Financial Services compliance in a post-Brexit world

Financial Services (FS) is one of the world’s most heavily regulated industries. A recent Boston Consulting Group study revealed that the number of global regulations international banks have to comply with, has more than tripled in the last four years.
The situation is most likely only going to get more complex, with the UK set to complete its Brexit from the European Union (EU) by March 2019. This will potentially create even more regulatory hoops to jump through – how can beleaguered compliance teams manage compliance in a post-Brexit world?

The importance of FS

Before we look at compliance, it is important to consider the role of FS within the overall economy. The UK’s economy relies greatly on FS. UK Government data revealed that in 2016, financial and insurance services contributed £124.2 billion in gross value added (GVA) to the UK economy, 7.2% of the UK’s total GVA.
So for the UK – and indeed most other countries – FS makes up a significant part of the overall economy. This makes it doubly important that trade should not be greatly impacted post-Brexit. But the EY’s financial services Brexit tracker recently revealed that 15% of FS firms surveyed are expecting to move staff from London, suggesting that some FS firms are already fearing the worst.

EU Passporting

Part of the reason behind plans to move staff from London surely lies in concerns about increased regulatory requirements. Currently, FS firms benefit from the EU passporting agreement, which allows any UK-based company to operate freely across Europe, an arrangement used by thousands of organisations.
But it is likely that when the UK leaves the EU, UK FS firms will no longer be able to passport their services across the EU under the Single Market Directives as they do currently. Without this, a UK bank must have state-level authorisation to perform regulated activities in the EU.
This is no small undertaking, particularly if multi-state authorisation is needed, and if it proves impossible then UK FS firms will need to look at Third Country Regime (TCR) access provisions. These offer certain rights of access for FS, such as conducting certain regulated activities, without further authorisation requirements from the EU.
This could work well enough – although not all of the current passported activities are covered – but only if the EU counterparts are offered a reciprocal arrangement, which is a political decision yet to be made.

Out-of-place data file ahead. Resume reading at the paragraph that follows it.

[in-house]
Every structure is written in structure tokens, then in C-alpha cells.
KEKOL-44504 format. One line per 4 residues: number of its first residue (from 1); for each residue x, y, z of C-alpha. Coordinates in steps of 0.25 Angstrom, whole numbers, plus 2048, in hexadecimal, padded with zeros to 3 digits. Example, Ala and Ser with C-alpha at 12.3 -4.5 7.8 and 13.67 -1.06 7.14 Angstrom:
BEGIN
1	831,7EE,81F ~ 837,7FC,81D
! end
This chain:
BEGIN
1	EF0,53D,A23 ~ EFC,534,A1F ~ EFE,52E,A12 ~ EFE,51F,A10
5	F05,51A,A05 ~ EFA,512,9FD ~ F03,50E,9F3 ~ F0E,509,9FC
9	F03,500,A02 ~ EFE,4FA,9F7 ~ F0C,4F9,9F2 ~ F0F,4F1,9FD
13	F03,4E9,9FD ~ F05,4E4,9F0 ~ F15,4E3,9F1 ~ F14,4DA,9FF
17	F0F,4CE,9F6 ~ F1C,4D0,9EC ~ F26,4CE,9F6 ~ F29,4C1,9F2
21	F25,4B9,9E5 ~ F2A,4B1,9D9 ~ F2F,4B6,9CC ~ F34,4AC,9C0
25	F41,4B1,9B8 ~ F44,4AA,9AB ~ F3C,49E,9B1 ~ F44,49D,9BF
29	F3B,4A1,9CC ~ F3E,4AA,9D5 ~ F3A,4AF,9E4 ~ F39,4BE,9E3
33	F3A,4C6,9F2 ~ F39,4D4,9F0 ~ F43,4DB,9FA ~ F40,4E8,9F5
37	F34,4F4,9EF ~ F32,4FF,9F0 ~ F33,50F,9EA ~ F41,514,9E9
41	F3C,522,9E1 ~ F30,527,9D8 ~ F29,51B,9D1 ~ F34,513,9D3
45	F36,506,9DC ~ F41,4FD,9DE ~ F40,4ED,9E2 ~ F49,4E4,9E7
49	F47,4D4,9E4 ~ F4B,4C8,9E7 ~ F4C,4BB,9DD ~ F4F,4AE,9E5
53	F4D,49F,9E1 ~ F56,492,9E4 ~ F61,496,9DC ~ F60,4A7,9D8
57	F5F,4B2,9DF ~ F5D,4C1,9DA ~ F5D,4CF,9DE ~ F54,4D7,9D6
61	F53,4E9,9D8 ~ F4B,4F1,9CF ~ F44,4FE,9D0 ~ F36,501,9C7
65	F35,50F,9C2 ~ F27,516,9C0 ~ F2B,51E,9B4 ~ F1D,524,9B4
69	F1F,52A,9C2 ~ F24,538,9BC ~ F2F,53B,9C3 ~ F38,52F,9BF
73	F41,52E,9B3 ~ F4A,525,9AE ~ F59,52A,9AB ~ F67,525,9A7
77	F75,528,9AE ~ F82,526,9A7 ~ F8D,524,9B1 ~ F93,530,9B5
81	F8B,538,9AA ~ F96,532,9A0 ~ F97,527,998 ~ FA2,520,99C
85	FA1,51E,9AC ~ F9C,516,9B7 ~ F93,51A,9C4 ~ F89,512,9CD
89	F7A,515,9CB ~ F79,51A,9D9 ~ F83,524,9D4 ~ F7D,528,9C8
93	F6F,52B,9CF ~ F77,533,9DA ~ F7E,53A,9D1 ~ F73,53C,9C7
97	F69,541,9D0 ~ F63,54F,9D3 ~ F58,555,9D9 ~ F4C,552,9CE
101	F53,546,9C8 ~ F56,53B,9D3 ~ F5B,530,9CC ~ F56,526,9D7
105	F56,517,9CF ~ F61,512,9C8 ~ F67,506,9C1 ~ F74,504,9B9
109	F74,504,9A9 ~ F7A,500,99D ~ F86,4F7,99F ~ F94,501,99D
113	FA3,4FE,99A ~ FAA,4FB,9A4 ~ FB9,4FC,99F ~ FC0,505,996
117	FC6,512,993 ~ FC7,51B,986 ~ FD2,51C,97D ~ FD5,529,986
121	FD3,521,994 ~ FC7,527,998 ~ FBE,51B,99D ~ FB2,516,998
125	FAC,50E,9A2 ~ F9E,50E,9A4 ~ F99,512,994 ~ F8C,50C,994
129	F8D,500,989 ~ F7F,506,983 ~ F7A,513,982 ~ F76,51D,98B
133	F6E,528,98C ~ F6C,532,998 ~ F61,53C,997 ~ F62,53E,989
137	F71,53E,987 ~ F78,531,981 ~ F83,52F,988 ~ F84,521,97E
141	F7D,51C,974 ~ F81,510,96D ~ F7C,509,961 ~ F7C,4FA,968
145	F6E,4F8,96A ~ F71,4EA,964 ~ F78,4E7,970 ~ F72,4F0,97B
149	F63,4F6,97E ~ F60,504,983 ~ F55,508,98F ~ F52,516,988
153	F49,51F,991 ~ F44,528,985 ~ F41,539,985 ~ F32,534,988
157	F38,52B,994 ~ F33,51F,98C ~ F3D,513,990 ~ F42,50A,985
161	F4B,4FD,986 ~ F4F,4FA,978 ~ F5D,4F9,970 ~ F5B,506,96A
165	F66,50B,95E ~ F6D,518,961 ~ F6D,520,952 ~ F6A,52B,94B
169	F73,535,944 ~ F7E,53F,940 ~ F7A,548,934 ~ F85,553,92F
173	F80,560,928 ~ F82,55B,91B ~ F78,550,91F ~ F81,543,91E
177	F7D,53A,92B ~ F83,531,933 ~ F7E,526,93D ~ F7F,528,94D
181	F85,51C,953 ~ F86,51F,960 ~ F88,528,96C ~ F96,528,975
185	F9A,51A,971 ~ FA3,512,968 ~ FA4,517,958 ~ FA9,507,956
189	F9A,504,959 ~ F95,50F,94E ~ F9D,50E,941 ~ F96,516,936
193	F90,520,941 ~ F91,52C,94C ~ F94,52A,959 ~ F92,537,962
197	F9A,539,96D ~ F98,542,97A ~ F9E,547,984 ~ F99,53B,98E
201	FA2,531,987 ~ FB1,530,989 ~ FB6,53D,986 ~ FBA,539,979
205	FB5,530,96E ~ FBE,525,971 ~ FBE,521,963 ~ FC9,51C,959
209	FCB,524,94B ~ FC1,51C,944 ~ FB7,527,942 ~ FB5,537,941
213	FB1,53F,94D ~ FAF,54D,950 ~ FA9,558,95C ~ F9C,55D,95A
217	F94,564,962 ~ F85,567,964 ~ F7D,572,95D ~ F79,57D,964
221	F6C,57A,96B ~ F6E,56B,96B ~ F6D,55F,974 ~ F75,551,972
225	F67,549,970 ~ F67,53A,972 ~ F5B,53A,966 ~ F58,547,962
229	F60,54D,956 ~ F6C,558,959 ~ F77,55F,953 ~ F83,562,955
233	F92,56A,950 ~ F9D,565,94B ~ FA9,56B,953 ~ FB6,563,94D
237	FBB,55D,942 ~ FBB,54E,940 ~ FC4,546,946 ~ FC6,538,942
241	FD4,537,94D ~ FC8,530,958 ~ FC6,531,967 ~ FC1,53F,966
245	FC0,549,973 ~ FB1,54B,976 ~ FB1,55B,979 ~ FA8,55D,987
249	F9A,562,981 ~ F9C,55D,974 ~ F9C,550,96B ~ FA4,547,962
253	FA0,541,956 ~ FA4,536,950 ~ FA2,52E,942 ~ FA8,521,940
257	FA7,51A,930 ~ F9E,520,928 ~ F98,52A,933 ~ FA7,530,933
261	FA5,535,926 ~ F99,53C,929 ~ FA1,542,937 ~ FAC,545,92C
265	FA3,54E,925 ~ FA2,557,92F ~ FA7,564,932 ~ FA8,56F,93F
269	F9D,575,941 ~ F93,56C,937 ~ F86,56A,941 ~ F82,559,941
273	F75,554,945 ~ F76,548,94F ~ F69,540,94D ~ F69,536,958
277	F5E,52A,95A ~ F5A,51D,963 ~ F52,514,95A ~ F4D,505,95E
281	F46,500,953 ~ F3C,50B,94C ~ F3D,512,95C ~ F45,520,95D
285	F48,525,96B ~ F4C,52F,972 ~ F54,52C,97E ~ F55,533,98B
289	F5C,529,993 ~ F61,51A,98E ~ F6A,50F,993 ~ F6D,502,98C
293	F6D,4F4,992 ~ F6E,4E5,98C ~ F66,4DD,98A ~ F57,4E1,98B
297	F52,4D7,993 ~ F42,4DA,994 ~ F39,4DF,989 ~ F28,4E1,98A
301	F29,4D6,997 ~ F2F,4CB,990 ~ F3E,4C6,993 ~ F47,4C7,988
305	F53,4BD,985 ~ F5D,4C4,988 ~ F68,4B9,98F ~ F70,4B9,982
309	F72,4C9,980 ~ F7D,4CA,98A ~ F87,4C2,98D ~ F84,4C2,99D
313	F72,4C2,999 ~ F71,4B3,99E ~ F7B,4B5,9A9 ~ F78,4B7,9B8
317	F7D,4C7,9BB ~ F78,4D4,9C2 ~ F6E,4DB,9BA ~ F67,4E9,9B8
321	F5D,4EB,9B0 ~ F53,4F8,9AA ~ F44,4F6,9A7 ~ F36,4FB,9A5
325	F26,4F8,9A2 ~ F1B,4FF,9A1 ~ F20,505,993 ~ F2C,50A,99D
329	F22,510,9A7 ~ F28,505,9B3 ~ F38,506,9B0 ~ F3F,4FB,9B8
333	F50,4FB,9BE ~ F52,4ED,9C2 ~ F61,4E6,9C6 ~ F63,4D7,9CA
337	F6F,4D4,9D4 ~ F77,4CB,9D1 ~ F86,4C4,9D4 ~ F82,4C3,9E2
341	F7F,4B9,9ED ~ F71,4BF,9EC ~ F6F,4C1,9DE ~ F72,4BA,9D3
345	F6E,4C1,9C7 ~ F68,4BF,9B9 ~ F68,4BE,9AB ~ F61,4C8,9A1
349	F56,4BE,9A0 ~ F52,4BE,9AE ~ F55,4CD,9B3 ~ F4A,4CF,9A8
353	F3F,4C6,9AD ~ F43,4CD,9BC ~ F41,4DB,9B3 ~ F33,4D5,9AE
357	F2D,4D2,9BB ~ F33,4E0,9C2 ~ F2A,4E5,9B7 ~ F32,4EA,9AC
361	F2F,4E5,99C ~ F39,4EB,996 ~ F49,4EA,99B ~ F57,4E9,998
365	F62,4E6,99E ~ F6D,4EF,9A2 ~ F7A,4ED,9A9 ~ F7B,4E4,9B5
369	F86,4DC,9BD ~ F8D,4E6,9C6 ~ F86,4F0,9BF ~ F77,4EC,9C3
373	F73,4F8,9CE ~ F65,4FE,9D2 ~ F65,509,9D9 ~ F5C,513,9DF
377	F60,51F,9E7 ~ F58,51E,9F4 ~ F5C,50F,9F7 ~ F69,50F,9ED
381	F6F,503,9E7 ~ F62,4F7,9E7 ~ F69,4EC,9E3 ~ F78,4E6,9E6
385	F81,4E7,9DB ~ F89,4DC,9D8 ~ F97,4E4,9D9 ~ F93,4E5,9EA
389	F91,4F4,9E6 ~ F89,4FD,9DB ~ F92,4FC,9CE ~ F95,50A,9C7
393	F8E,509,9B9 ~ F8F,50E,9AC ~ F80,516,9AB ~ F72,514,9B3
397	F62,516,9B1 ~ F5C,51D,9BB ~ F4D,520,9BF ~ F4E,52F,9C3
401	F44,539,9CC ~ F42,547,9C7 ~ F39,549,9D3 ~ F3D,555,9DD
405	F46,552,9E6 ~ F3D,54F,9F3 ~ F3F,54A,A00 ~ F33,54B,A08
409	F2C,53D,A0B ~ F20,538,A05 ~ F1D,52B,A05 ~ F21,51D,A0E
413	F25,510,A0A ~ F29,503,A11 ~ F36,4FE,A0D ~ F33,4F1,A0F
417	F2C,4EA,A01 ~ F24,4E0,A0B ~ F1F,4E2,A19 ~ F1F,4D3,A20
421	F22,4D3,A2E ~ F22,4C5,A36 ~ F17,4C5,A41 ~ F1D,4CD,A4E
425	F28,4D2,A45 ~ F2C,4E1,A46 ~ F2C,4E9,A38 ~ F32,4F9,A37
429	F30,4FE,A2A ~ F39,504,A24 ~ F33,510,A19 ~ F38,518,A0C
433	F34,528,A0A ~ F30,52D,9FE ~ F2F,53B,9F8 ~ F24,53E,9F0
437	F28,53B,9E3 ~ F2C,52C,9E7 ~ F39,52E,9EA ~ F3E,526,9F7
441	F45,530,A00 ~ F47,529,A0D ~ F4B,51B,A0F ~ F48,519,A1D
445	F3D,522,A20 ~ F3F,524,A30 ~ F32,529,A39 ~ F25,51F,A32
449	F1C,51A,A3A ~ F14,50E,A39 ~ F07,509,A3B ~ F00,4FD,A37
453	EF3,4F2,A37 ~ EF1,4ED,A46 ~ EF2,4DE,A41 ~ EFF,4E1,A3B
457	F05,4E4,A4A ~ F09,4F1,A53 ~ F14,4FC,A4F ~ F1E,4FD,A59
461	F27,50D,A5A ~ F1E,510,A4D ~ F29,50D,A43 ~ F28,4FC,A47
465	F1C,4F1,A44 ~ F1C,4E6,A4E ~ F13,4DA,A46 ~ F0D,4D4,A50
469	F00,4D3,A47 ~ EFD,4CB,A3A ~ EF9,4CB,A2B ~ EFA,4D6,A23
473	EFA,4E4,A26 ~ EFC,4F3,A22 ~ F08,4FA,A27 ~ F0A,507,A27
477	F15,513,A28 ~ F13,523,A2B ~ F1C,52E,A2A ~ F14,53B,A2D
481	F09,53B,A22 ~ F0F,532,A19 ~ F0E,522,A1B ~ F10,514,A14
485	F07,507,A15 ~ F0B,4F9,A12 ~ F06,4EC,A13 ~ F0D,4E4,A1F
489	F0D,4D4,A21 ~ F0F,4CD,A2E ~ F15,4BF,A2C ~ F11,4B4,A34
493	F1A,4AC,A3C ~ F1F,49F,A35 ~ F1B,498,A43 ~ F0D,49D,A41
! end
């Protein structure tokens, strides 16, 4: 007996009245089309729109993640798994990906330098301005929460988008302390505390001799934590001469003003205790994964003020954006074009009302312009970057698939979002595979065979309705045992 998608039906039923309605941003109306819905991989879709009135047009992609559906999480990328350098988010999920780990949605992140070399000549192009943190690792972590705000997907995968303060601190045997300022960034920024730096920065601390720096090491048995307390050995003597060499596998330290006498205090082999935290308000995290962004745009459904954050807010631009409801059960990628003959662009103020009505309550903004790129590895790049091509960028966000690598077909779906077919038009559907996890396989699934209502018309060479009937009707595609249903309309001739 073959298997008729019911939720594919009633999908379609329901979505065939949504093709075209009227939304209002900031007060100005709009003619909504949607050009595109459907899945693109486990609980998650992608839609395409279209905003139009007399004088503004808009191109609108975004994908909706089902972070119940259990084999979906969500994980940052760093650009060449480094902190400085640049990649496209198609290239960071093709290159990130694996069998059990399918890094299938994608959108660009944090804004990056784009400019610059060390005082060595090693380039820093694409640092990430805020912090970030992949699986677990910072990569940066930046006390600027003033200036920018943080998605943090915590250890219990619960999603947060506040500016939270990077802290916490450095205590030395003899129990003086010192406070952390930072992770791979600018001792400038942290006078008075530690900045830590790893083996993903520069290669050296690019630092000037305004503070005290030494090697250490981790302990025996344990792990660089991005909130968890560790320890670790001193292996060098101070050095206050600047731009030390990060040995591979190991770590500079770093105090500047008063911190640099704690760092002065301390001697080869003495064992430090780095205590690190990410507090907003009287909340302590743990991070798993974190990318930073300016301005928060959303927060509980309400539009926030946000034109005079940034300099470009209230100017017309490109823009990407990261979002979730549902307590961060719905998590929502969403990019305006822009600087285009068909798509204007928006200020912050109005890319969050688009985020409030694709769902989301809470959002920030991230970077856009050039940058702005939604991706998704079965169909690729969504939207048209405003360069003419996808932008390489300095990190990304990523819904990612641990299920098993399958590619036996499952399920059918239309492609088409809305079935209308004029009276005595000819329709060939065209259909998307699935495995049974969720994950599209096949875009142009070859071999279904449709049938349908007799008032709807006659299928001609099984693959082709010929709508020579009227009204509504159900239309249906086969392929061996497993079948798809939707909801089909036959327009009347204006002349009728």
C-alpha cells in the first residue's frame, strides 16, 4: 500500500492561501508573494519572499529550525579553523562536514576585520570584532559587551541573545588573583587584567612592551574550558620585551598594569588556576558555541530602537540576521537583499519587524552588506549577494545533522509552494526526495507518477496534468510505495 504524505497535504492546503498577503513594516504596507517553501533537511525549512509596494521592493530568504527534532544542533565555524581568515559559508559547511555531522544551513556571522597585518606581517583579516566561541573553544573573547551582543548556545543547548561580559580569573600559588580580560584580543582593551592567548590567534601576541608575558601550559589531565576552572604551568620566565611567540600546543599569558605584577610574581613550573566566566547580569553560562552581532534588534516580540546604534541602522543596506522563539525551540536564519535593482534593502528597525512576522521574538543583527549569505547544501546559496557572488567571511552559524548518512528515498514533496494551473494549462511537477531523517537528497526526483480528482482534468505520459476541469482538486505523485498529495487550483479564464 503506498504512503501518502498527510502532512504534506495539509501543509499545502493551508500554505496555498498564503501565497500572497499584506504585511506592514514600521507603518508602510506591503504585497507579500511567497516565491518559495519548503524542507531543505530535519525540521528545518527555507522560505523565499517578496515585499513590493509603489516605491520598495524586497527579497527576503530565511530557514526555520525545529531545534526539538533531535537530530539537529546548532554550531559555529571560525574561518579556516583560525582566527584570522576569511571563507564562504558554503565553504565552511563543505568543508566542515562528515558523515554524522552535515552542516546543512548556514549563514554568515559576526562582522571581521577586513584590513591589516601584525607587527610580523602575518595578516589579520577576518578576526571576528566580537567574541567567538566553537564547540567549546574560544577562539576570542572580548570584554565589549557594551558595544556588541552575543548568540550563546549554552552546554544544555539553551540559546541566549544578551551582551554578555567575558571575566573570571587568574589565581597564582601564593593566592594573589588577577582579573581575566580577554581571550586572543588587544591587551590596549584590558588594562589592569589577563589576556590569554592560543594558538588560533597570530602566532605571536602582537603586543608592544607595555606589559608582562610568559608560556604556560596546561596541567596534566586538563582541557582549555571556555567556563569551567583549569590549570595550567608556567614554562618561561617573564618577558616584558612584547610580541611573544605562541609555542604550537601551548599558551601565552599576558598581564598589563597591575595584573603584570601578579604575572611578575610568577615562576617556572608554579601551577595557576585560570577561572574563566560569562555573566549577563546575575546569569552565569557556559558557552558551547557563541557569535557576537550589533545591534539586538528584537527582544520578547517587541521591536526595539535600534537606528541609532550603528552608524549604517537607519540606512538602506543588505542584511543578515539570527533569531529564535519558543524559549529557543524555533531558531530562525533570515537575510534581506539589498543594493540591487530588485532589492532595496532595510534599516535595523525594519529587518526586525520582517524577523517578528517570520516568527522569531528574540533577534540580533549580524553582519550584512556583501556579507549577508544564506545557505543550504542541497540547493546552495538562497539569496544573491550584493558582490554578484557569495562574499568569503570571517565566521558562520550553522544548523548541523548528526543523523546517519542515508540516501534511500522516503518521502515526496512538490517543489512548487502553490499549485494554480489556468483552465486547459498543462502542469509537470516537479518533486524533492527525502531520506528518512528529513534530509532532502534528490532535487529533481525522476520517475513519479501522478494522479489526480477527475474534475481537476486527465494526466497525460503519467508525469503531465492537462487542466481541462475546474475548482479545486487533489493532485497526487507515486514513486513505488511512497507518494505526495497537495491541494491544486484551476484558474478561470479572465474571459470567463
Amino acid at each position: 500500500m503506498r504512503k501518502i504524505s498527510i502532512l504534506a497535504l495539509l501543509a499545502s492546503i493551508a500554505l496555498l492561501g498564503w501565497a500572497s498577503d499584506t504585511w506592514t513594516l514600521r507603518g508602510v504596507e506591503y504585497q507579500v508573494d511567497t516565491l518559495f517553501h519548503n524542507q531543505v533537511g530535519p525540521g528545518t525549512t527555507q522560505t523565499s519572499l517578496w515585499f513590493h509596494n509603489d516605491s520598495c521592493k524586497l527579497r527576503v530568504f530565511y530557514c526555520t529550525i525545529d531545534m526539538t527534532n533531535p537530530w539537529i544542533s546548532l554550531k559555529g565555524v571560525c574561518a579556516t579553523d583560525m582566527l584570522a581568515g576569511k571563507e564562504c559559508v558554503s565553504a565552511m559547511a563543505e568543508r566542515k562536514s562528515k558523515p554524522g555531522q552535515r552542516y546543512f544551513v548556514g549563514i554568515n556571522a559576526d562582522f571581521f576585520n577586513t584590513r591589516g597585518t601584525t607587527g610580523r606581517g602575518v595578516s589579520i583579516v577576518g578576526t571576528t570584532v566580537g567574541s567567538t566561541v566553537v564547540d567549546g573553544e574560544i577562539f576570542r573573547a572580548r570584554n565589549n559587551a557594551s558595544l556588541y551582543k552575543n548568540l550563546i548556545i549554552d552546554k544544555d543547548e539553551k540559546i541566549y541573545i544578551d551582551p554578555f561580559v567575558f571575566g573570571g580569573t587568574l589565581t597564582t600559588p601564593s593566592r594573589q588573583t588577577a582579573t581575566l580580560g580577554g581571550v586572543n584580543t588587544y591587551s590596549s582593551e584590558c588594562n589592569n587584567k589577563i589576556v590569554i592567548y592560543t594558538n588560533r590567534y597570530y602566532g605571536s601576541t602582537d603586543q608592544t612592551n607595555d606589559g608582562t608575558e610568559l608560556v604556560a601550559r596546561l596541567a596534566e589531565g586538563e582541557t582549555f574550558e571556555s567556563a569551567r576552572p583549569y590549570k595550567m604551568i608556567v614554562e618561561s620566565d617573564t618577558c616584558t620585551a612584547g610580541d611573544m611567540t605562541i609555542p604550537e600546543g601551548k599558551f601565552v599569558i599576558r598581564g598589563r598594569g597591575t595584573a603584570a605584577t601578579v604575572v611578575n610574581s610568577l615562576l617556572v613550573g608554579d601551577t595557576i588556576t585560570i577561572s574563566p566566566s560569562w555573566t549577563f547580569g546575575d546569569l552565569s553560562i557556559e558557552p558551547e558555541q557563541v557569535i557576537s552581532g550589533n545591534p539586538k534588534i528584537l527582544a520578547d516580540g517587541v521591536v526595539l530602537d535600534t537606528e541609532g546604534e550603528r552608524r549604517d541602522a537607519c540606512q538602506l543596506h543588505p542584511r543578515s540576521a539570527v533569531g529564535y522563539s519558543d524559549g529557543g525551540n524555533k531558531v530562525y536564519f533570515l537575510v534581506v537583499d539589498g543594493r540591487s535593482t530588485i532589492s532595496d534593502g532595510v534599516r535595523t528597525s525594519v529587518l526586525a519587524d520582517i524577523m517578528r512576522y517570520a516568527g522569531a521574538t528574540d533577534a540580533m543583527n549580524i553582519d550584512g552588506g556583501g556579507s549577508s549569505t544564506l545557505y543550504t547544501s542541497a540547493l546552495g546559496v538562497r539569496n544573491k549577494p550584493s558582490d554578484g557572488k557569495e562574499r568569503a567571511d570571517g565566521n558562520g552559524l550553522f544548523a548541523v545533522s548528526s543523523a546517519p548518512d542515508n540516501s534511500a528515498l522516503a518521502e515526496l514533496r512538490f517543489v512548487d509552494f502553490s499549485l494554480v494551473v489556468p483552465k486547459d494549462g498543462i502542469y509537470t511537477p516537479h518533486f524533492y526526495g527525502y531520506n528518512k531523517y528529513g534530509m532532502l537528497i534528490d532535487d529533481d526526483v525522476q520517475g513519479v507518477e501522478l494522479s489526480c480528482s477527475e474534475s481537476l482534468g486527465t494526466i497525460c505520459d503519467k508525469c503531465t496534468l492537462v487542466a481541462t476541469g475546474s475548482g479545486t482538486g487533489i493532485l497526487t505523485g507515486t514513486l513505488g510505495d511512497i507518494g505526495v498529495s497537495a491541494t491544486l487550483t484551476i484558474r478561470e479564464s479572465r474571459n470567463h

The future for FS

In reality, no one really knows what will happen in FS post-Brexit. But what most commentators agree on, is the likelihood that compliance and regulatory demands will grow tougher. Banks must restructure so they can continue to serve EU customers without spending a fortune doing so – regulation will be arguably the key consideration.
Additionally, there are already proposals within the Capital Requirements Directive 5 (CRD 5) that means non-EU Global Systemically Important Banks (G-SIBs) may be required to establish an EU Intermediate Parent Company (IPC), which could add a whole other level of compliance and regulation.

Technology can mean continuous compliance

Modern compliance is a never-ending process for FS firms. The regulatory requirements are evolving constantly, and any additional compliance that comes with Brexit can be addressed with the right tools.
Many FS firms still rely on simple tools such as Excel to manage compliance needs – astonishing when you consider the implications that come with failing to meet regulations. But because regulatory compliance is an on-going activity, so must be the management of it. It requires the input of experts who can offer a business the correct information in a rapidly-changing environment.
FS businesses must be ready for the threats, risks and surprises that may come their way, and to do so requires an automated approach, combined with the real-time insight provided by an industry expert that understands exactly what must be done. This is the OXIAL approach to compliance – continuous, evolving and always-on.
No matter which scenario plays out post-Brexit, the FS sector is set for challenging times – that’s why continuous compliance is the only real solution to managing compliance in a post-Brexit FS world.